Neu Pick: Esther Joy is both harsh and tender on ‘Friendless Necessity’

Esther Joy is both harsh and tender on ‘Friendless Necessity’

Get the first spin of the London producer’s “love song to the trauma” as today’s Neu Pick.

Every weekday, DIY’s new music know-it-all Neu brings you one essential new release to get obsessed with. Today’s Neu Pick comes from Esther Joy.

Bad experiences in life can leave a huge mark on a person, emotional streams that can lie below the surface, bubbling up and emerging in torrents at any time. London’s Esther Joy admits that there’s been a lot of upheaval in her life. “Most of my teenage years and early 20s were super dysfunctional and I did a great job of royally fucking up”, she explains. “The thing that pieced me back together was rediscovering making music”.

Her upcoming EP ‘Psychic Tears’, due out on 11th August, is therefore the sound of a musician going on a journey of self-discovery, as well as self-acceptance. While she may help Charli XCX weave bubbly, PC Music-inspired tunes on tour, in her own music she crafts something darker, while still maintaining a pop sensibility. First single ‘Samgel’ explored the “dark presence” that Esther writes a lot about in her music, and she’s continuing to dive deep into those recesses on her new track.

In Esther’s words, ‘Friendless Necessity’ “is about the emotional remnants left behind from a bad experience in my life. I’ve written it almost like a love song to the trauma - exploring how at times I can feel lost without it, even though it hurts but how at other times it totally suffocates me”. Her thoughts go a long way to explaining why sometimes the heavy percussive elements and squalling synths on ‘Friendless Necessity’ sometimes feel deeply oppressive, while at other times they’re spacious and give room to breathe. Similarly, Esther’s own vocals shift between pained and emotionally wrought to more languid and accepting. It’s a beguiling mix of hard and soft, harsh yet tender.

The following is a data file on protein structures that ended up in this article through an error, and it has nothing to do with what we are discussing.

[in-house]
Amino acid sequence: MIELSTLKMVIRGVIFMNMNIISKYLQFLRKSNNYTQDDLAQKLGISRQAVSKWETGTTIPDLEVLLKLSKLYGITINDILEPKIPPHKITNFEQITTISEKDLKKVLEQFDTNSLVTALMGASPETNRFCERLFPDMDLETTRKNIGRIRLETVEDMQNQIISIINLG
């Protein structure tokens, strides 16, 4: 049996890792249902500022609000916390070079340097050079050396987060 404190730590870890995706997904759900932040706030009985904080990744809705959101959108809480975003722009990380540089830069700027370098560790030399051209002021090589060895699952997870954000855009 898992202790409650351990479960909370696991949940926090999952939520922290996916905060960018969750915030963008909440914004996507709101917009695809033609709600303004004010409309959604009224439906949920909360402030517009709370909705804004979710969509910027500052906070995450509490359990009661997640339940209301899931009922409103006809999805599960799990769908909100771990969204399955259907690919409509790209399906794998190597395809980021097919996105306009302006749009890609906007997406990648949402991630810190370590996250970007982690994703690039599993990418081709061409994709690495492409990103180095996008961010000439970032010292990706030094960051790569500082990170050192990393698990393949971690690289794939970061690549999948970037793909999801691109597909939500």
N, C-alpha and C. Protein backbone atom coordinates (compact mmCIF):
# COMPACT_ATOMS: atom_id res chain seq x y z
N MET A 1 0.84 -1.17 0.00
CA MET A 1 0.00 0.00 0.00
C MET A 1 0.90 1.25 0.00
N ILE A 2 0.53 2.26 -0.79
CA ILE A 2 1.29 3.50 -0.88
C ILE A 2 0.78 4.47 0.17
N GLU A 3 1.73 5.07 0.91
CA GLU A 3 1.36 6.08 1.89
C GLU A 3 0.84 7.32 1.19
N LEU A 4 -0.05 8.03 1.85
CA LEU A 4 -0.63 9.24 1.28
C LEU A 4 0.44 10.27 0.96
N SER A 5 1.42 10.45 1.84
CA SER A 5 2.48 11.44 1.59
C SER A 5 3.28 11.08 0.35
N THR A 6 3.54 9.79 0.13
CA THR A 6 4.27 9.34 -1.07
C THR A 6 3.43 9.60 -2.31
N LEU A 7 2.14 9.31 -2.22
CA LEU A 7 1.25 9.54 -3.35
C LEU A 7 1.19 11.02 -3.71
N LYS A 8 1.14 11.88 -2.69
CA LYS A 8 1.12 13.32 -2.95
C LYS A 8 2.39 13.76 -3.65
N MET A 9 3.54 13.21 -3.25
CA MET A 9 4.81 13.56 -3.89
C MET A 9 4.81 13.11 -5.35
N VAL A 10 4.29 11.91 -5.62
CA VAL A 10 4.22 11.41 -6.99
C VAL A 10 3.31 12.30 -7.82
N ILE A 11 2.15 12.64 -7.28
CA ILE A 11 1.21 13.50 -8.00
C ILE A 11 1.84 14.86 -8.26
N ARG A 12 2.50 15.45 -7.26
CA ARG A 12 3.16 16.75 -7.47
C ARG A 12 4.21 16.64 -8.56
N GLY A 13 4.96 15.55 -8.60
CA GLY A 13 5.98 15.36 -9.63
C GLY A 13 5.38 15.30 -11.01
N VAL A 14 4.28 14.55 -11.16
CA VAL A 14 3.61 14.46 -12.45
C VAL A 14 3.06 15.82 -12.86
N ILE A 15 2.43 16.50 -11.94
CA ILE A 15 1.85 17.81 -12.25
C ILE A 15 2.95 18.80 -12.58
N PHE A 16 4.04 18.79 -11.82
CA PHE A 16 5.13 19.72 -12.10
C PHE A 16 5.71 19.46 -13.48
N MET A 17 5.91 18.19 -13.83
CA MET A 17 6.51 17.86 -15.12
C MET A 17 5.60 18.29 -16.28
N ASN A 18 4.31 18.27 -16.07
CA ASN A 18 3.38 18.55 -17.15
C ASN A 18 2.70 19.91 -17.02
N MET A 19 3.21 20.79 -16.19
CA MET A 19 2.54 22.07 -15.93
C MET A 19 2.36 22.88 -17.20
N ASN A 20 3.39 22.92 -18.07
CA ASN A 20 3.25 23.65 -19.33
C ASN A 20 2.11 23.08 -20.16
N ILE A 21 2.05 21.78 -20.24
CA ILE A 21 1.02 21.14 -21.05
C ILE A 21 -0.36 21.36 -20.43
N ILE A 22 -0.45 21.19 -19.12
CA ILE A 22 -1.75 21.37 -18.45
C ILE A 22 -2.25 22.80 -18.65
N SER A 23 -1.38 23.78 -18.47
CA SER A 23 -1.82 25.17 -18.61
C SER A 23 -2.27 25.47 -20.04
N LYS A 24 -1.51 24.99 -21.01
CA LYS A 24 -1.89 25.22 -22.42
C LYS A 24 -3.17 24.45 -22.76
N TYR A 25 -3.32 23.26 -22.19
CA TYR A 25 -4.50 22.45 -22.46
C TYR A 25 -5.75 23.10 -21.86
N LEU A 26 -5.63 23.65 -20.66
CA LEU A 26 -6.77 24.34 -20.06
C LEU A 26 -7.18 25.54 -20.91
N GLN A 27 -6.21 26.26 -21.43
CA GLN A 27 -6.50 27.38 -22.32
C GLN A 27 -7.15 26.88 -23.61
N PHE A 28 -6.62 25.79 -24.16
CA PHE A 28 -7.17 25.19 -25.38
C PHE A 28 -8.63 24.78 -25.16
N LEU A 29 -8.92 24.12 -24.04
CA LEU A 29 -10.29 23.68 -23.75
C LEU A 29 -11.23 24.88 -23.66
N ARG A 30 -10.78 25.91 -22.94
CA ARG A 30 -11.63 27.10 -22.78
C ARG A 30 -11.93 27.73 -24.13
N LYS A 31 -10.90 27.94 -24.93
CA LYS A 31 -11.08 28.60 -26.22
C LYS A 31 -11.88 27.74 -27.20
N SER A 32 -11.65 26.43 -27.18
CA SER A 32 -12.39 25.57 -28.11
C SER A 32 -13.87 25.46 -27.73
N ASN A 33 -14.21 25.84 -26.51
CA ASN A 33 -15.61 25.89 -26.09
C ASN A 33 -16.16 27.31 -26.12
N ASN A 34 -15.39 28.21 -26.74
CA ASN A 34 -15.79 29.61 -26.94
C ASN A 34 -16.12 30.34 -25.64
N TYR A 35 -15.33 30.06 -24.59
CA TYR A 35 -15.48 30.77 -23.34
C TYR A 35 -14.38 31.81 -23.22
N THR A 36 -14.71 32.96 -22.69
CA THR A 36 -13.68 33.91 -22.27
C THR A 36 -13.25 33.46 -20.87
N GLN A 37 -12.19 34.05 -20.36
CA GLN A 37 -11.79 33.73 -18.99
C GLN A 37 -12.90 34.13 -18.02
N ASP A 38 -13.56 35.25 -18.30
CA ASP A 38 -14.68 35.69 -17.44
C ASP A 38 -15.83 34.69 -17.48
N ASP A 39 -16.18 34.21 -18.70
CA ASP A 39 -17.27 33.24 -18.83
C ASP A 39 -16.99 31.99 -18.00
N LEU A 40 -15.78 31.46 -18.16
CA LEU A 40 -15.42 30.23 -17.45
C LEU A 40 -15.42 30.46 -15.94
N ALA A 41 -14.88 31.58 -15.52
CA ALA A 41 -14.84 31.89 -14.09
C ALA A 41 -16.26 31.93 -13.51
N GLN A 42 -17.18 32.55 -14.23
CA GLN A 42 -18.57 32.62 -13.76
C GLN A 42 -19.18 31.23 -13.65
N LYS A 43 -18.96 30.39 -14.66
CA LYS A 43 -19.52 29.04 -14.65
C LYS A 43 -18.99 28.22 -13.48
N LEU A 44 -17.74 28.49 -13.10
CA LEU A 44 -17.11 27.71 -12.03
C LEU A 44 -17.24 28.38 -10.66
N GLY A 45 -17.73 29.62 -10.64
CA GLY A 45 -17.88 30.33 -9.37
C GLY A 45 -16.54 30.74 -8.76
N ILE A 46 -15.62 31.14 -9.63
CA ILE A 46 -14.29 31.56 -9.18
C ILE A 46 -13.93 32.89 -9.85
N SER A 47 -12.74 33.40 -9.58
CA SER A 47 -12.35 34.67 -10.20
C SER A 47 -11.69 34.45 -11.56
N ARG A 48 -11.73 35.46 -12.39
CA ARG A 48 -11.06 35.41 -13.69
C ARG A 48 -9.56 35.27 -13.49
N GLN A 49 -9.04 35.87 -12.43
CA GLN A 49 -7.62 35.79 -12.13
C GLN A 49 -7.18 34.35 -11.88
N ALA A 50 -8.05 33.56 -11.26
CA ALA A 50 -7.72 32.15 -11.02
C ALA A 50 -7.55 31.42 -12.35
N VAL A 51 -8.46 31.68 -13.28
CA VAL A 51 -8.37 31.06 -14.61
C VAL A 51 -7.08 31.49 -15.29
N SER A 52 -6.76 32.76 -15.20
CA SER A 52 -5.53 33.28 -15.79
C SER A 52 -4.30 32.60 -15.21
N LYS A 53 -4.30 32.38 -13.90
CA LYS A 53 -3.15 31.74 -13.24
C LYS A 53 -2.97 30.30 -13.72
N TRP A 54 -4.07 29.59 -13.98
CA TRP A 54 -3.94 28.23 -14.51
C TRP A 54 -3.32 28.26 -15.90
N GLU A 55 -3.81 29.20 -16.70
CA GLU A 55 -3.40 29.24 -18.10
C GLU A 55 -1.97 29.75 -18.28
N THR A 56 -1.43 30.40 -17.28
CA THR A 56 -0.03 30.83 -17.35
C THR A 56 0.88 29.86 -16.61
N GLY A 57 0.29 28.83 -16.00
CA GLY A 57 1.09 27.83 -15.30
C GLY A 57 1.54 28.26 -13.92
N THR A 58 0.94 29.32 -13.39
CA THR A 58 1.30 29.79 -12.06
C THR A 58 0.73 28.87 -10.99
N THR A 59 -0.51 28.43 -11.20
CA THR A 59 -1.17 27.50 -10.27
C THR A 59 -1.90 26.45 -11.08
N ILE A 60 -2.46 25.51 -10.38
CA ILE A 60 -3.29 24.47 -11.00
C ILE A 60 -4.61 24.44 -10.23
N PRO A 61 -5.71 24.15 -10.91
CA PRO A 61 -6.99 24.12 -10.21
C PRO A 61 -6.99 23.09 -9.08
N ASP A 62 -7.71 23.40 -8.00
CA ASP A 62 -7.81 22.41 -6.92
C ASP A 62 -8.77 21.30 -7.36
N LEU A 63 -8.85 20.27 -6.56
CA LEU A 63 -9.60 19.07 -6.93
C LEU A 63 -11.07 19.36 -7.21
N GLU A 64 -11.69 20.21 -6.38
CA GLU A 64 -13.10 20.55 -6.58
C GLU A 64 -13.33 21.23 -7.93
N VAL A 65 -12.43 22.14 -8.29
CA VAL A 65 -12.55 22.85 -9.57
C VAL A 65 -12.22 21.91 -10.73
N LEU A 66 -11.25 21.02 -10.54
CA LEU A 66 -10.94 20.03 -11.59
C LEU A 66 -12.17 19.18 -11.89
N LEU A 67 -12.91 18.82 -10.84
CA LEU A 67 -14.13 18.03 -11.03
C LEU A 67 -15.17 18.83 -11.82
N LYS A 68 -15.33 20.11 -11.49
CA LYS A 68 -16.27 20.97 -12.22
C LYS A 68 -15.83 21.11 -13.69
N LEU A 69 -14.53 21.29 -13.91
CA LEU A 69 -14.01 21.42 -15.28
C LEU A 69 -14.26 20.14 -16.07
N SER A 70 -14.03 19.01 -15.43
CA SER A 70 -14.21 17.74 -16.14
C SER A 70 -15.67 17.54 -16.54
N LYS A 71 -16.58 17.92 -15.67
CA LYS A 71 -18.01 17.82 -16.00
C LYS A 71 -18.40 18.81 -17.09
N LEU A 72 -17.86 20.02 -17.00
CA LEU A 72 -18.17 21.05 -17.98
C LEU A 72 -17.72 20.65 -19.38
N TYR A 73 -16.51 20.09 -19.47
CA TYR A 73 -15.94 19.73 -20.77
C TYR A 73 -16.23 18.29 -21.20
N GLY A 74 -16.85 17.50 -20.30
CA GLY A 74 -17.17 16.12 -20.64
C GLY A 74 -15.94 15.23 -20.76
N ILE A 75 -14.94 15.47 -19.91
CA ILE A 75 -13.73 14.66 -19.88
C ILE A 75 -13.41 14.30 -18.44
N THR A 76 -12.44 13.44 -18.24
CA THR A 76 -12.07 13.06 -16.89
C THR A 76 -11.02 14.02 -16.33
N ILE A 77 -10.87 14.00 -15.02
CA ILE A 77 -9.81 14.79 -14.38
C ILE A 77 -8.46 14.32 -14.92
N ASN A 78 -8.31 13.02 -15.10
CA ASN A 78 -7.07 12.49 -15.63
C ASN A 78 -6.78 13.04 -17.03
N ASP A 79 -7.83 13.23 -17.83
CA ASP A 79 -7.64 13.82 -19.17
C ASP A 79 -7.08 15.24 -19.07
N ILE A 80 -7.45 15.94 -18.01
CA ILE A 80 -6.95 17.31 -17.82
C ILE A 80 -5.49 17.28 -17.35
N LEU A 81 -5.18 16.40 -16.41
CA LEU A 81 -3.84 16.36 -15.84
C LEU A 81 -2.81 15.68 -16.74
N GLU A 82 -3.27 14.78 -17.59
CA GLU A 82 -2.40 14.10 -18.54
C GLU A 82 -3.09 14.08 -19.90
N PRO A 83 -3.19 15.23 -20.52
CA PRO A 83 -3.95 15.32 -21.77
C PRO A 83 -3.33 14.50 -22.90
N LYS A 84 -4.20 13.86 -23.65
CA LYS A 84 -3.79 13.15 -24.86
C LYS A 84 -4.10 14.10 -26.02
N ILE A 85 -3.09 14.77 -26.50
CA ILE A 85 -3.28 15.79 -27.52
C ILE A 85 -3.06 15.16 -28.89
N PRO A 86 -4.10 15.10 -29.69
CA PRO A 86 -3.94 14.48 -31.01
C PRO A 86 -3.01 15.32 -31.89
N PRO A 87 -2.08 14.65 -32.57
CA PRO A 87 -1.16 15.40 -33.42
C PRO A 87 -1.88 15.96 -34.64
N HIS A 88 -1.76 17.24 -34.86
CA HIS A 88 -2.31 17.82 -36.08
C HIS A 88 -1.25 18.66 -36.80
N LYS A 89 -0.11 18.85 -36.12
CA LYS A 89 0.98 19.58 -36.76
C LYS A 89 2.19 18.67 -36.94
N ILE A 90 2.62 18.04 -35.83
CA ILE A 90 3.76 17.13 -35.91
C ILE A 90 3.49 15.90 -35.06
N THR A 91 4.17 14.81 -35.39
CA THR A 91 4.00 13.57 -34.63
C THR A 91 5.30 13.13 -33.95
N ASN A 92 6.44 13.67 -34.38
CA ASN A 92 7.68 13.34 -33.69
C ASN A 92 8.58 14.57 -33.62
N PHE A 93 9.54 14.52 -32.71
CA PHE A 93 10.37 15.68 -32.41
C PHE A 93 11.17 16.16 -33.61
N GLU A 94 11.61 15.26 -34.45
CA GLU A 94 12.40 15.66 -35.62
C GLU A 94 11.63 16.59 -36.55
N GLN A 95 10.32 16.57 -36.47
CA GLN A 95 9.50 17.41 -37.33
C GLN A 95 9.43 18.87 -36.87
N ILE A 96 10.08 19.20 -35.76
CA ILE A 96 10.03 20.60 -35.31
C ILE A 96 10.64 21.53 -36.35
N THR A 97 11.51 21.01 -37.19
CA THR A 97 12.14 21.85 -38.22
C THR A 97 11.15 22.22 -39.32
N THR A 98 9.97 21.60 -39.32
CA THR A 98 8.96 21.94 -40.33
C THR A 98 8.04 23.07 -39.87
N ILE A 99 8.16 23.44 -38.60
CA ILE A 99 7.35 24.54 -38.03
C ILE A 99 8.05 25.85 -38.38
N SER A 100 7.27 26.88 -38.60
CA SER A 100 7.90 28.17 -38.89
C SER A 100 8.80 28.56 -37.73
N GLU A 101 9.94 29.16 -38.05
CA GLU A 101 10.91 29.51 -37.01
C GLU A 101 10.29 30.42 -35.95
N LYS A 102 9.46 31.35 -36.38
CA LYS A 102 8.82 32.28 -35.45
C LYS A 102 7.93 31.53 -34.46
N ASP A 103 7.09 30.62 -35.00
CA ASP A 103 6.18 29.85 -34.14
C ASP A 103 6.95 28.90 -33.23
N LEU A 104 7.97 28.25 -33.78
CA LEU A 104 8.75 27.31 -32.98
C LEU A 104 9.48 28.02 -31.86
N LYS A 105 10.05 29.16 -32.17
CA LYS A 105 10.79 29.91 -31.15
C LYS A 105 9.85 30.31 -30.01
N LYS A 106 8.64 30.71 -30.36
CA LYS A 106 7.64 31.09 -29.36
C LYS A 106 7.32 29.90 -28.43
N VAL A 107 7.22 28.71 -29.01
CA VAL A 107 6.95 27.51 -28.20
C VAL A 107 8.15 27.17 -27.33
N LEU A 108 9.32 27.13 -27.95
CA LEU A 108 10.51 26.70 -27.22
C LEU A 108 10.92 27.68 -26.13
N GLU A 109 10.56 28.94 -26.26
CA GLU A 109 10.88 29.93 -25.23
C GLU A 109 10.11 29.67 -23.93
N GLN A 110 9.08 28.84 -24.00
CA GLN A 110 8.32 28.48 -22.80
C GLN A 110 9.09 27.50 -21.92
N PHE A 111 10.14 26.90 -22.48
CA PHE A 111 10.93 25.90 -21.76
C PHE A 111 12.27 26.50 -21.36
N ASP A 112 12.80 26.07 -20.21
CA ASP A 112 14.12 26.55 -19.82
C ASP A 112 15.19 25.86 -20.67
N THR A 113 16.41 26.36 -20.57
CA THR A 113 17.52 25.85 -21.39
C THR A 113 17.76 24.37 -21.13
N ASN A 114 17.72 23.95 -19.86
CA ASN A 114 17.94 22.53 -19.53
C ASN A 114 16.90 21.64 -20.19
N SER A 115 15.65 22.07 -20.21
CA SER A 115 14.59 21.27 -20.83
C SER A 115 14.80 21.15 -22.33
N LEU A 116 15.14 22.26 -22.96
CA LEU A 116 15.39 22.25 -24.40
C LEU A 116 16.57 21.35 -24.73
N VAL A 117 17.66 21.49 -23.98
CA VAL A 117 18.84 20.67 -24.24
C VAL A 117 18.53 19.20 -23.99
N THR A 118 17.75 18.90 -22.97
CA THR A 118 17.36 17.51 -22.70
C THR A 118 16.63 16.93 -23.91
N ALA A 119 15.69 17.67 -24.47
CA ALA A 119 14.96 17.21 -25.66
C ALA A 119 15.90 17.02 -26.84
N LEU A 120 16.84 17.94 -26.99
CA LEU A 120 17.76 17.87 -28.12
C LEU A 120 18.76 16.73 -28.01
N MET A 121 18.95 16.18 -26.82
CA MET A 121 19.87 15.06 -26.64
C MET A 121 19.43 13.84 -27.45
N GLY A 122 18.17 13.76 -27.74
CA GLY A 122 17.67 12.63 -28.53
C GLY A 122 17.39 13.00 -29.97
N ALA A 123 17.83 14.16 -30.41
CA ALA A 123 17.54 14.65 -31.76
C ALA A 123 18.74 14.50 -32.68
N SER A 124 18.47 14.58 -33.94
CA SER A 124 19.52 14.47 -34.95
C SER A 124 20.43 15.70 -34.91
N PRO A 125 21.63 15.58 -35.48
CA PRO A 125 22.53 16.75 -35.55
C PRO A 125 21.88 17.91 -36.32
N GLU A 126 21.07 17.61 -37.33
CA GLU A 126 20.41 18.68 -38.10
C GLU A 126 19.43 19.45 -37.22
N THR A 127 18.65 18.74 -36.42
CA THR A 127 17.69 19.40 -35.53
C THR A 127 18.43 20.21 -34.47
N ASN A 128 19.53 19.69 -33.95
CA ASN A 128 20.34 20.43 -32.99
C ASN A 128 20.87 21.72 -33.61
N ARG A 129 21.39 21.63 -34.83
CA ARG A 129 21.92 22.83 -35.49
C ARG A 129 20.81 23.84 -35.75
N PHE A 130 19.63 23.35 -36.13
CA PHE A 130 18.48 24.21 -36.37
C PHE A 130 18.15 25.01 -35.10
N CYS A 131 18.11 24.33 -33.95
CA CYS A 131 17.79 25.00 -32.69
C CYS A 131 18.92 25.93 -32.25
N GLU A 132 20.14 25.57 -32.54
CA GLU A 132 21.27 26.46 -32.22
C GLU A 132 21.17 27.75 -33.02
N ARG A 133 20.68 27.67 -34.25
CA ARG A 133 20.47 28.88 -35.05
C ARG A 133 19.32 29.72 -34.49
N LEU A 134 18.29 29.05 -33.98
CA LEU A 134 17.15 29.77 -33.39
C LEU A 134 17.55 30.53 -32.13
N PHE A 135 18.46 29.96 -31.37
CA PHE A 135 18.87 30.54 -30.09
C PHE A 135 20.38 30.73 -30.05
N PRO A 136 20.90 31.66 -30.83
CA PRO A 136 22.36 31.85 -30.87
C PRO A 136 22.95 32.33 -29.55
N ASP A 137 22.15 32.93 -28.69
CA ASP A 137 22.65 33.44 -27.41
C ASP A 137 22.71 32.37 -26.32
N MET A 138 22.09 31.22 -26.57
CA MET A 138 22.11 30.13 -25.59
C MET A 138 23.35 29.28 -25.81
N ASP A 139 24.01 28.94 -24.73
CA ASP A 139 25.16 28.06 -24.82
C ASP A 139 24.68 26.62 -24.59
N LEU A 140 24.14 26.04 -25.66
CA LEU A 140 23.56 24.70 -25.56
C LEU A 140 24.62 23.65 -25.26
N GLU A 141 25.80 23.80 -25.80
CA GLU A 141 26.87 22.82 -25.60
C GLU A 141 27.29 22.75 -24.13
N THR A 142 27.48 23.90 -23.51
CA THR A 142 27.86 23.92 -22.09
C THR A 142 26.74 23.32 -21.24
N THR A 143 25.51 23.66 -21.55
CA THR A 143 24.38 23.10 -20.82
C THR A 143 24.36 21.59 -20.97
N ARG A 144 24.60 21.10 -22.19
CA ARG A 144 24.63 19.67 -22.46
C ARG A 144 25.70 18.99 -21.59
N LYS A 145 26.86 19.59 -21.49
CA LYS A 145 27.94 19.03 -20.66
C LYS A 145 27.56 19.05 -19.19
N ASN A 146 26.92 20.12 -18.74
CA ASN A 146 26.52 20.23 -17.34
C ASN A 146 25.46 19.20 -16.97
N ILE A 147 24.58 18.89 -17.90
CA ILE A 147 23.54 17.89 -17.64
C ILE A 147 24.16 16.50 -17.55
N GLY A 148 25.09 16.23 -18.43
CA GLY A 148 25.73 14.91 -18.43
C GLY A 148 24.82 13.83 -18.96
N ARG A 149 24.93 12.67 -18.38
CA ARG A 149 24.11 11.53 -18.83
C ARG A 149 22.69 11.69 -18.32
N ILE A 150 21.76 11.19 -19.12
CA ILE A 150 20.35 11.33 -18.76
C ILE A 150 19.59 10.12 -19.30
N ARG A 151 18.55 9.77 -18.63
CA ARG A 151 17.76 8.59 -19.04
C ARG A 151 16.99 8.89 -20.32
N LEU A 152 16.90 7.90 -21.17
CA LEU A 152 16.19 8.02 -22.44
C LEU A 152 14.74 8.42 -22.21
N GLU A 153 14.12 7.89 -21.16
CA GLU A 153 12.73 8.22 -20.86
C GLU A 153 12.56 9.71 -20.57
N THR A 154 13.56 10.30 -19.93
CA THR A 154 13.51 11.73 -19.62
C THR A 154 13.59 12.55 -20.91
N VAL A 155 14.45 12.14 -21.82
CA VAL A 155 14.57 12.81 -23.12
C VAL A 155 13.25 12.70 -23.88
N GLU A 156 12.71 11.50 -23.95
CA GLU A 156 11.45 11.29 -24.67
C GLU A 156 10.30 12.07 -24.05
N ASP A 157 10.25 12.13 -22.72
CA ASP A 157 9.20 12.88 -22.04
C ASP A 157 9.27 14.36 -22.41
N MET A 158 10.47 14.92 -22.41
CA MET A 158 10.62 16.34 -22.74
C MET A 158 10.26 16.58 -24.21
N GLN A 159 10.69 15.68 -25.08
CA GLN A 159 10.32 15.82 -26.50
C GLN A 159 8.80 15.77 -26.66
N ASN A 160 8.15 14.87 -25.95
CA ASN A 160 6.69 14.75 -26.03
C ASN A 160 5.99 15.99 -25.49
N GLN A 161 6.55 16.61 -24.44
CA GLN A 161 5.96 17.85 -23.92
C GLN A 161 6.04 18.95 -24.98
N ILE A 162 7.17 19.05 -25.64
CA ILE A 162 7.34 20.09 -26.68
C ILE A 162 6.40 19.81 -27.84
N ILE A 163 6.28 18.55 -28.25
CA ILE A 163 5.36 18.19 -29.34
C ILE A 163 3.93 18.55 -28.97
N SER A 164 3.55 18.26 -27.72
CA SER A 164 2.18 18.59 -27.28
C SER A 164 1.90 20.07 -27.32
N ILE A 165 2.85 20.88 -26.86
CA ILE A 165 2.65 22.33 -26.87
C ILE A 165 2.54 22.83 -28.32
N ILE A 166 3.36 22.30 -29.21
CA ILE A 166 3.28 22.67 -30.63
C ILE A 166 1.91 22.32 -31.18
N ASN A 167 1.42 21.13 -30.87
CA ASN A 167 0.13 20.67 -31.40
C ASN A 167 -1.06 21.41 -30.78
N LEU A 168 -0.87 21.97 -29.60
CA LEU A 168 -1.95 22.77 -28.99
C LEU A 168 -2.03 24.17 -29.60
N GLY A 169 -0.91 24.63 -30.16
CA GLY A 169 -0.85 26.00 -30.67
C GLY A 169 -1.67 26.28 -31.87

“The track is ultimately a plea for freedom”, Esther says, “but not fully knowing whether it won’t let go of me or I can’t let go of it”. Although she may be conflicted about the trauma that still lies within her, which reflects across the track itself, there’s less of a dilemma for the listener. Once heard, this is a hard one to willingly let go of.

Get the first spin of ‘Friendless Necessity’ below.

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